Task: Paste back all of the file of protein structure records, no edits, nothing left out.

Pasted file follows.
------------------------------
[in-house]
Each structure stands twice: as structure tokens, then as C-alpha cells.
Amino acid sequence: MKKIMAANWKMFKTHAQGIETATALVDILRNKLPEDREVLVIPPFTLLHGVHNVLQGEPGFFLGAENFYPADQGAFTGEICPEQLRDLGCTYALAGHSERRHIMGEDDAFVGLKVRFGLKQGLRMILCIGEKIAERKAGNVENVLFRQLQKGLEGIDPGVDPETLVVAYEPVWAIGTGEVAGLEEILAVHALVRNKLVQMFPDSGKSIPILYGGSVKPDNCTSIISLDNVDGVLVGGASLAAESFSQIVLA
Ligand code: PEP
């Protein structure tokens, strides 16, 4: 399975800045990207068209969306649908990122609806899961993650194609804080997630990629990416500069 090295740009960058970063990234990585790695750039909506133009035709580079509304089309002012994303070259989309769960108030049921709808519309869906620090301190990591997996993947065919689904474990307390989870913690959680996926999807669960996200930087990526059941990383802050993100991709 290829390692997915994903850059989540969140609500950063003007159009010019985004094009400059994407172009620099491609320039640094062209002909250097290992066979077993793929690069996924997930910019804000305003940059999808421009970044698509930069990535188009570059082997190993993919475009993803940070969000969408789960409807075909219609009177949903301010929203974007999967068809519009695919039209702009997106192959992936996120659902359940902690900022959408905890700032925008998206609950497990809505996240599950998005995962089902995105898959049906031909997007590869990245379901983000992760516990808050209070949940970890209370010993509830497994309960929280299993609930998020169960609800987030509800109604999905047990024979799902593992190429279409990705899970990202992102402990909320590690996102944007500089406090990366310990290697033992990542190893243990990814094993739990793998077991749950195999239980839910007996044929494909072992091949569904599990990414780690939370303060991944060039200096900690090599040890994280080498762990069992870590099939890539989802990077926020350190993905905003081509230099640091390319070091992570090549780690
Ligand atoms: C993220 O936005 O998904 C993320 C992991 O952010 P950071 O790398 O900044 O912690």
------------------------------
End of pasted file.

[in-house]
Each structure stands twice: as structure tokens, then as C-alpha cells.
Amino acid sequence: MKKIMAANWKMFKTHAQGIETATALVDILRNKLPEDREVLVIPPFTLLHGVHNVLQGEPGFFLGAENFYPADQGAFTGEICPEQLRDLGCTYALAGHSERRHIMGEDDAFVGLKVRFGLKQGLRMILCIGEKIAERKAGNVENVLFRQLQKGLEGIDPGVDPETLVVAYEPVWAIGTGEVAGLEEILAVHALVRNKLVQMFPDSGKSIPILYGGSVKPDNCTSIISLDNVDGVLVGGASLAAESFSQIVLA
Ligand code: PEP
């Protein structure tokens, strides 16, 4: 399975800045990207068209969306649908990122609806899961993650194609804080997630990629990416500069 090295740009960058970063990234990585790695750039909506133009035709580079509304089309002012994303070259989309769960108030049921709808519309869906620090301190990591997996993947065919689904474990307390989870913690959680996926999807669960996200930087990526059941990383802050993100991709 290829390692997915994903850059989540969140609500950063003007159009010019985004094009400059994407172009620099491609320039640094062209002909250097290992066979077993793929690069996924997930910019804000305003940059999808421009970044698509930069990535188009570059082997190993993919475009993803940070969000969408789960409807075909219609009177949903301010929203974007999967068809519009695919039209702009997106192959992936996120659902359940902690900022959408905890700032925008998206609950497990809505996240599950998005995962089902995105898959049906031909997007590869990245379901983000992760516990808050209070949940970890209370010993509830497994309960929280299993609930998020169960609800987030509800109604999905047990024979799902593992190429279409990705899970990202992102402990909320590690996102944007500089406090990366310990290697033992990542190893243990990814094993739990793998077991749950195999239980839910007996044929494909072992091949569904599990990414780690939370303060991944060039200096900690090599040890994280080498762990069992870590099939890539989802990077926020350190993905905003081509230099640091390319070091992570090549780690
Ligand atoms: C993220 O936005 O998904 C993320 C992991 O952010 P950071 O790398 O900044 O912690």